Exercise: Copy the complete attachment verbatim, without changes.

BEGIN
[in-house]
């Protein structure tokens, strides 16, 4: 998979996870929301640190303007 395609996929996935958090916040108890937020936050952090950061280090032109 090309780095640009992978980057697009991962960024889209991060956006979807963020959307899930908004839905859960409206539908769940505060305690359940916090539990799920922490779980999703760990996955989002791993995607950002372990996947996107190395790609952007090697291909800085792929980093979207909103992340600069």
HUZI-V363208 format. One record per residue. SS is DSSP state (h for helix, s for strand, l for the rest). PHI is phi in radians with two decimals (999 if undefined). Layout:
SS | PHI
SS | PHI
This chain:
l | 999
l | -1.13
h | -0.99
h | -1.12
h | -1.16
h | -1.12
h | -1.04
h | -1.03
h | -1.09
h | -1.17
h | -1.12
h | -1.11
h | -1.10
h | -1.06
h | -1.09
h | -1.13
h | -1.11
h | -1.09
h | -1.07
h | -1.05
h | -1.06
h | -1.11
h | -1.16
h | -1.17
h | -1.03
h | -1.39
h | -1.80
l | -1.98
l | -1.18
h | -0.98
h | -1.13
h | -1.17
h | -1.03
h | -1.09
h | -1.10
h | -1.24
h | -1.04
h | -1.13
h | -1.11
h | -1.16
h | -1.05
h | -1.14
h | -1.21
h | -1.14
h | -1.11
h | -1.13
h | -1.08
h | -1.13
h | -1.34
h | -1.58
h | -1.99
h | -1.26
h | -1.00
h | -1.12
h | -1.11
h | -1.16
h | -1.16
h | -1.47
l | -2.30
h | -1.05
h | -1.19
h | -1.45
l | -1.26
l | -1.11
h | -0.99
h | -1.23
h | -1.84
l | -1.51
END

[in-house]
């Protein structure tokens, strides 16, 4: 998979996870929301640190303007 395609996929996935958090916040108890937020936050952090950061280090032109 090309780095640009992978980057697009991962960024889209991060956006979807963020959307899930908004839905859960409206539908769940505060305690359940916090539990799920922490779980999703760990996955989002791993995607950002372990996947996107190395790609952007090697291909800085792929980093979207909103992340600069």
HUZI-V363208 format. One record per residue. SS is DSSP state (h for helix, s for strand, l for the rest). PHI is phi in radians with two decimals (999 if undefined). Layout:
SS | PHI
SS | PHI
This chain:
l | 999
l | -1.13
h | -0.99
h | -1.12
h | -1.16
h | -1.12
h | -1.04
h | -1.03
h | -1.09
h | -1.17
h | -1.12
h | -1.11
h | -1.10
h | -1.06
h | -1.09
h | -1.13
h | -1.11
h | -1.09
h | -1.07
h | -1.05
h | -1.06
h | -1.11
h | -1.16
h | -1.17
h | -1.03
h | -1.39
h | -1.80
l | -1.98
l | -1.18
h | -0.98
h | -1.13
h | -1.17
h | -1.03
h | -1.09
h | -1.10
h | -1.24
h | -1.04
h | -1.13
h | -1.11
h | -1.16
h | -1.05
h | -1.14
h | -1.21
h | -1.14
h | -1.11
h | -1.13
h | -1.08
h | -1.13
h | -1.34
h | -1.58
h | -1.99
h | -1.26
h | -1.00
h | -1.12
h | -1.11
h | -1.16
h | -1.16
h | -1.47
l | -2.30
h | -1.05
h | -1.19
h | -1.45
l | -1.26
l | -1.11
h | -0.99
h | -1.23
h | -1.84
l | -1.51